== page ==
My daughter is 14 and I remember well when she suddenly became aware of labels and designer names.  She’s always had a well-developed sense of her own personal fashion. The problem began when her “friends” started teasing her about her clothes.  Suddenly, she wanted to be like everyone else. So, like Kim, I agreed to shop at Justice, but only from the deeply discounted sale rack.  I worked on the volume principle — she could buy one shirt at full price, or three on sale.  She quickly learned the value of shopping sales.

    Some name stores are strictly off limits — we don’t shop Abercrombie because I find their advertising and merchandising offensive.  That wasn’t a hard sell; after a little discussion, she agreed she didn’t like it either. We buy a lot of stuff at Kohl’s (again, love their saless).  And we make periodic stops at Marshalls or Gordmans to hunt for deals on designer stuff.  She knows if she wants to pay full price for something at Hollister, she’ll be using her own money.  And occasionally she does pay full price.  But, more often than not, she comes home from the mall with a bag full of cute clothes she snagged off the sale rack for less than $10 a piece. 

    The good news is… it will get better.  Right now, think about letting her pick out one special thing from Justice that she can wear often (a pair of boots, a jacket, etc).  You may even ask her to pay a little toward it so she knows this is super special and she needs to take care of it (I did this with my daughter).  Then, when the girls start to give her a hard time, she can point to her special fashion piece.  This actually helped a lot with J.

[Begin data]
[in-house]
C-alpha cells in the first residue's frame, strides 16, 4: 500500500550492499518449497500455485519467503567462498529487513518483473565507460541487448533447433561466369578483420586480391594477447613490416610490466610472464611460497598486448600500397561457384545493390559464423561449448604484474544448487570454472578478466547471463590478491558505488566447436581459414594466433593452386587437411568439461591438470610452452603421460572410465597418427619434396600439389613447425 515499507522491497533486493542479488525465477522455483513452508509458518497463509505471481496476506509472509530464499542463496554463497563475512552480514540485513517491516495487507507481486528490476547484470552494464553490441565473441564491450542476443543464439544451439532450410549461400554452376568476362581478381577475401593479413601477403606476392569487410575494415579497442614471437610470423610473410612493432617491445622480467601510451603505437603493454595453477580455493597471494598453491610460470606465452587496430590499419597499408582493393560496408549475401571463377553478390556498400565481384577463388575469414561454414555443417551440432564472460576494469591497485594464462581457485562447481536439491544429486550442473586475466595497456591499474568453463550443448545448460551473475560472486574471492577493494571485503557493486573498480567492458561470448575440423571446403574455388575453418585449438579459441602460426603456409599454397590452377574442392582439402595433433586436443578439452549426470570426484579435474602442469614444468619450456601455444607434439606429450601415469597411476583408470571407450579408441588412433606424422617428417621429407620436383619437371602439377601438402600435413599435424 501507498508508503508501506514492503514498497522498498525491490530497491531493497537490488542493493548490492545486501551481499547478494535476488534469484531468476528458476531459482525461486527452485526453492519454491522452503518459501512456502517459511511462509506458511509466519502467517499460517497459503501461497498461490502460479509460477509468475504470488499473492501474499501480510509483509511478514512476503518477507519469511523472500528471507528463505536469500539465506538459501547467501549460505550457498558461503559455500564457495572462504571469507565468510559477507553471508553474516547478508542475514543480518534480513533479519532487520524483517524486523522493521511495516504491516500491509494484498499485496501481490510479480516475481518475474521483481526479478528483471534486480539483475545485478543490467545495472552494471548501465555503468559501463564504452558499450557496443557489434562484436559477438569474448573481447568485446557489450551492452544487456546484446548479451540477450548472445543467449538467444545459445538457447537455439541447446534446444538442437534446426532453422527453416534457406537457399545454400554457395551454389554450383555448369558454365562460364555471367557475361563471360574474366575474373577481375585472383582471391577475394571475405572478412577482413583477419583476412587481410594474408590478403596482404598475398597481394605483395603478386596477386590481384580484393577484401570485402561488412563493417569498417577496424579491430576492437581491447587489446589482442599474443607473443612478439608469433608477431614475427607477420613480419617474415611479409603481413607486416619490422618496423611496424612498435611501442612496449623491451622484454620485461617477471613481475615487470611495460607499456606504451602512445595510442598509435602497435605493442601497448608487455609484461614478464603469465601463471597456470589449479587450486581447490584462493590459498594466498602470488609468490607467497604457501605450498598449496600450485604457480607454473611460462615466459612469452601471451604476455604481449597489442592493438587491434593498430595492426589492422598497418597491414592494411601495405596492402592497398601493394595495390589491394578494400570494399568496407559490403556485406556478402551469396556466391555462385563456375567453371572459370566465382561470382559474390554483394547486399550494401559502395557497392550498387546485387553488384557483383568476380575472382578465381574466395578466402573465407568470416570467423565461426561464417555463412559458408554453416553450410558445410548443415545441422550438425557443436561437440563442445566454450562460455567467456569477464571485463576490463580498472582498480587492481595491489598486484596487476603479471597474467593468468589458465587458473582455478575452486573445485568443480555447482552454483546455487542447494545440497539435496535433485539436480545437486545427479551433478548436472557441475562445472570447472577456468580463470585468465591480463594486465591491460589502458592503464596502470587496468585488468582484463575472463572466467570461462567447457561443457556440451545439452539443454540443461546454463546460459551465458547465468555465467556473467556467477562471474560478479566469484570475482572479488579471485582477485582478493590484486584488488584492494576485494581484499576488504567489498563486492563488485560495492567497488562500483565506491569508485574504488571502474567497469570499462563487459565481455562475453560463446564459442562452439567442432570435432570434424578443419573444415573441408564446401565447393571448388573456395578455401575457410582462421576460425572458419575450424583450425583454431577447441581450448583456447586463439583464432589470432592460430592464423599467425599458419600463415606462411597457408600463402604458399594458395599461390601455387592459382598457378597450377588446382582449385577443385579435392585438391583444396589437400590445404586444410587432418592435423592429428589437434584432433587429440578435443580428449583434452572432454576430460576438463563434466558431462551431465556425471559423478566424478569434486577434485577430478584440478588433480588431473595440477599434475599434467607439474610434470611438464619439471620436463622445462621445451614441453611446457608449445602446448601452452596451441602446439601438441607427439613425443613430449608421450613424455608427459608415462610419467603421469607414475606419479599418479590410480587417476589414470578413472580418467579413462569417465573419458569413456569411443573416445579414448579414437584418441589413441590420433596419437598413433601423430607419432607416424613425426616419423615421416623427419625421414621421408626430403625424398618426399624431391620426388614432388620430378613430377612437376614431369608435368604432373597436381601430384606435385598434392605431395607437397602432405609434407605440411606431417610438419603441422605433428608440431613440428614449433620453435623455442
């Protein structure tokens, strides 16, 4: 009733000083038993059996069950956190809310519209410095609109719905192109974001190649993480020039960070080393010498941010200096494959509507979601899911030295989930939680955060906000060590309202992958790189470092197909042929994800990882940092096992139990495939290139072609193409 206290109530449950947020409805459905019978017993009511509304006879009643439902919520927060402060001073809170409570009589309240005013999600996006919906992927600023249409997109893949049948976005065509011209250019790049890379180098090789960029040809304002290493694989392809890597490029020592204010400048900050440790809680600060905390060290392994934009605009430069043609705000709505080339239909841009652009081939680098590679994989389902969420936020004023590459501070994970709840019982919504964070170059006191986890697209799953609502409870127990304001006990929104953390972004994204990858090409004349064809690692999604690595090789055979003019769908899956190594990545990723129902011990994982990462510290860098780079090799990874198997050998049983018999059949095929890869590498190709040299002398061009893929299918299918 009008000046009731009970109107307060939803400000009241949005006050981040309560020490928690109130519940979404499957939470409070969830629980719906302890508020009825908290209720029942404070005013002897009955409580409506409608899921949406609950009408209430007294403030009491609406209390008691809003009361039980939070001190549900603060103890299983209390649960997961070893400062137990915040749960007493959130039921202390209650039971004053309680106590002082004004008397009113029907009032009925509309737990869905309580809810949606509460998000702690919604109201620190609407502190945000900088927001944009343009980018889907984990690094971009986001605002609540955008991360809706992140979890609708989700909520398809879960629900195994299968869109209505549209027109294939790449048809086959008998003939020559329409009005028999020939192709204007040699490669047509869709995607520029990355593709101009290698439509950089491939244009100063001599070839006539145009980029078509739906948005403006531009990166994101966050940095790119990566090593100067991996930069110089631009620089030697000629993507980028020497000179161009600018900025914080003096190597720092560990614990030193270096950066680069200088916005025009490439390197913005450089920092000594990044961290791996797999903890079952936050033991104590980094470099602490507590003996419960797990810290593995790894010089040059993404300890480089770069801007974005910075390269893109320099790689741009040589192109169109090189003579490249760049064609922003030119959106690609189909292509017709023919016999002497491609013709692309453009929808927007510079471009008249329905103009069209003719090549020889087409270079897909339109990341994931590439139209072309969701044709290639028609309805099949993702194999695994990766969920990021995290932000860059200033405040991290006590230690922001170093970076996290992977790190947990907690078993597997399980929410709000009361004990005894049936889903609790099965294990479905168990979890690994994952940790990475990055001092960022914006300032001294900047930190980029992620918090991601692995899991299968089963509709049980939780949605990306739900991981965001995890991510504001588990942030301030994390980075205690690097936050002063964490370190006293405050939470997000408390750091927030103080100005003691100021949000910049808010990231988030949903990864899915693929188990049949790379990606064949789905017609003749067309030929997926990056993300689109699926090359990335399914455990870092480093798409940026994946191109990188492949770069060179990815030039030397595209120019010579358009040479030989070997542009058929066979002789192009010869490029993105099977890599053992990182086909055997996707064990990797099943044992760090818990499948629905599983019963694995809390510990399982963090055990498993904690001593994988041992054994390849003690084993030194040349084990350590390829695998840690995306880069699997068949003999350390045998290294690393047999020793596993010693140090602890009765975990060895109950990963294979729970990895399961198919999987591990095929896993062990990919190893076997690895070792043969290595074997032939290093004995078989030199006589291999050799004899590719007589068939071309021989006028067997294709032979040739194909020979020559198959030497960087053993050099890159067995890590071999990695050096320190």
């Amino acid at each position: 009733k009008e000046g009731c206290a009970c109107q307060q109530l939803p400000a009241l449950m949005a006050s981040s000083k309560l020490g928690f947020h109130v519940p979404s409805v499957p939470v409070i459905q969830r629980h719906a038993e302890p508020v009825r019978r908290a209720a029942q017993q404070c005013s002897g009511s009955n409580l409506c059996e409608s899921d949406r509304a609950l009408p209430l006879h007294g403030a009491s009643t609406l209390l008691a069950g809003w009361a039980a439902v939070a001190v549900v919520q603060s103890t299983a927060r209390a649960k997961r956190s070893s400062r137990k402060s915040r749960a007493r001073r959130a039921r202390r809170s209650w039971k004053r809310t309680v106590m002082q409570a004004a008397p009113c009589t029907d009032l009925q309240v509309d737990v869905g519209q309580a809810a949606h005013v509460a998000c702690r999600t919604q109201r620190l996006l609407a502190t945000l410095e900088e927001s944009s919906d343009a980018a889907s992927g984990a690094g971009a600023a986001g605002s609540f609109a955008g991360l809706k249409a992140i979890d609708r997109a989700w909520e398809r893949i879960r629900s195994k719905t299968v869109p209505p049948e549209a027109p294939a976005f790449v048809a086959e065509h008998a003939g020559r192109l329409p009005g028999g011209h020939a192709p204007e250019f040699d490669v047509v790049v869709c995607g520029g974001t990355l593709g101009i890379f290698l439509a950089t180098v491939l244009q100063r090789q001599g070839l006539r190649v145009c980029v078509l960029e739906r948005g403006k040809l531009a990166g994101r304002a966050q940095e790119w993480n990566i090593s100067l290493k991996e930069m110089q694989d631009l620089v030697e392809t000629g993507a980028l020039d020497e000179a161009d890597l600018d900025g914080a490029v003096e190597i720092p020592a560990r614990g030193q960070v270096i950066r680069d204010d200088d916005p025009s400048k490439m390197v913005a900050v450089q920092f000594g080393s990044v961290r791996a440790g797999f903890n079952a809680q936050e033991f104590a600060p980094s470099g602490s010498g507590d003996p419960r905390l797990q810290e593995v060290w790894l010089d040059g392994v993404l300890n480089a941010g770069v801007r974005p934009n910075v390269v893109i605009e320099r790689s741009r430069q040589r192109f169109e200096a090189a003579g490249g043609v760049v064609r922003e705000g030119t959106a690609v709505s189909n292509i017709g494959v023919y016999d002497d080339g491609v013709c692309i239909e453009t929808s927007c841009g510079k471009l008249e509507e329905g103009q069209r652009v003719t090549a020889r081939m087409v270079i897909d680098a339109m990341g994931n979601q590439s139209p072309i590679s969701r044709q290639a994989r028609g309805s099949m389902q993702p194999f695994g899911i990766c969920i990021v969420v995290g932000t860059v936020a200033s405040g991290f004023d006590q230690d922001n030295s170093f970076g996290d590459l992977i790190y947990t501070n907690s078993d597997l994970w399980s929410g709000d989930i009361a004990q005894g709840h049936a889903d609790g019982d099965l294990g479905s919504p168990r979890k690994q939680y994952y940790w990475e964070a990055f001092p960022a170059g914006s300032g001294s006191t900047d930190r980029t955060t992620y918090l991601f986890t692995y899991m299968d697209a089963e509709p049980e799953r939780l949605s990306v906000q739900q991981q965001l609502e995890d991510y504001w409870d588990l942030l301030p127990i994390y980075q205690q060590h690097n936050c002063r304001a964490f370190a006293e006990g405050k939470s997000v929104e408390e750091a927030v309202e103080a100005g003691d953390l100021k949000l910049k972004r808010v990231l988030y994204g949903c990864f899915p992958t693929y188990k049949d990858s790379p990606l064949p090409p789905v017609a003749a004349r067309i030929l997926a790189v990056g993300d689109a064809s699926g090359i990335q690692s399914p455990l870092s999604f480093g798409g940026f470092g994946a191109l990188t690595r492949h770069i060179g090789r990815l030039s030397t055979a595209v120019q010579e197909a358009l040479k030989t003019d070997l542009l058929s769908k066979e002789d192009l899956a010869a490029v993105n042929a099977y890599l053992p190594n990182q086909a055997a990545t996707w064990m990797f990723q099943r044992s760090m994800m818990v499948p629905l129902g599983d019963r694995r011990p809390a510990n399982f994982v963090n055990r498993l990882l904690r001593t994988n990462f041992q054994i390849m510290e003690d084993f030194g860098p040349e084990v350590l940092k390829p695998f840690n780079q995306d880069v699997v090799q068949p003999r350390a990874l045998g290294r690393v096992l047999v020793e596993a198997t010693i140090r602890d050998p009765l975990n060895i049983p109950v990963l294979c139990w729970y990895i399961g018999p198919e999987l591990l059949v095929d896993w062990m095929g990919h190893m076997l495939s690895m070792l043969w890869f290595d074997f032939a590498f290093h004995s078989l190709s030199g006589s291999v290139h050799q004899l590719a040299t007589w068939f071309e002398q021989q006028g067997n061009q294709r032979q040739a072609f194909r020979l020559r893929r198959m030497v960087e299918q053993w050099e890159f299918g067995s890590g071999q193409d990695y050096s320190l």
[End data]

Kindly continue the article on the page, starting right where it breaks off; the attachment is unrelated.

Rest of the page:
Good luck, my friend.  I wish you strength!

    Lori

  • Chris

    I have 2 girls and the guideline for clothes is that I buy the essentials (do you have enough pants to get through the week at school?) and they buy anything else out of their allowance.  They learned pretty quickly when its worth spending more on a product and when the less expensive one will do. They do splurge once in a while, but it tends to be a high value purchase they enjoy for a long time.

  • Abigail

    I have a 11 year old daughter who was teased in school about her clothes. I get her clothes from Target and sometimes Abercrombie but she gets mad at me and says “My social life is over! I’ll never get the clothes I want!” I take her to Justice and now her closet has 99℅ of Justice shirts,tees,jeans, and shoes. She has jewlery from Justice. I tried to make her happy and I realize just wasted 567.23.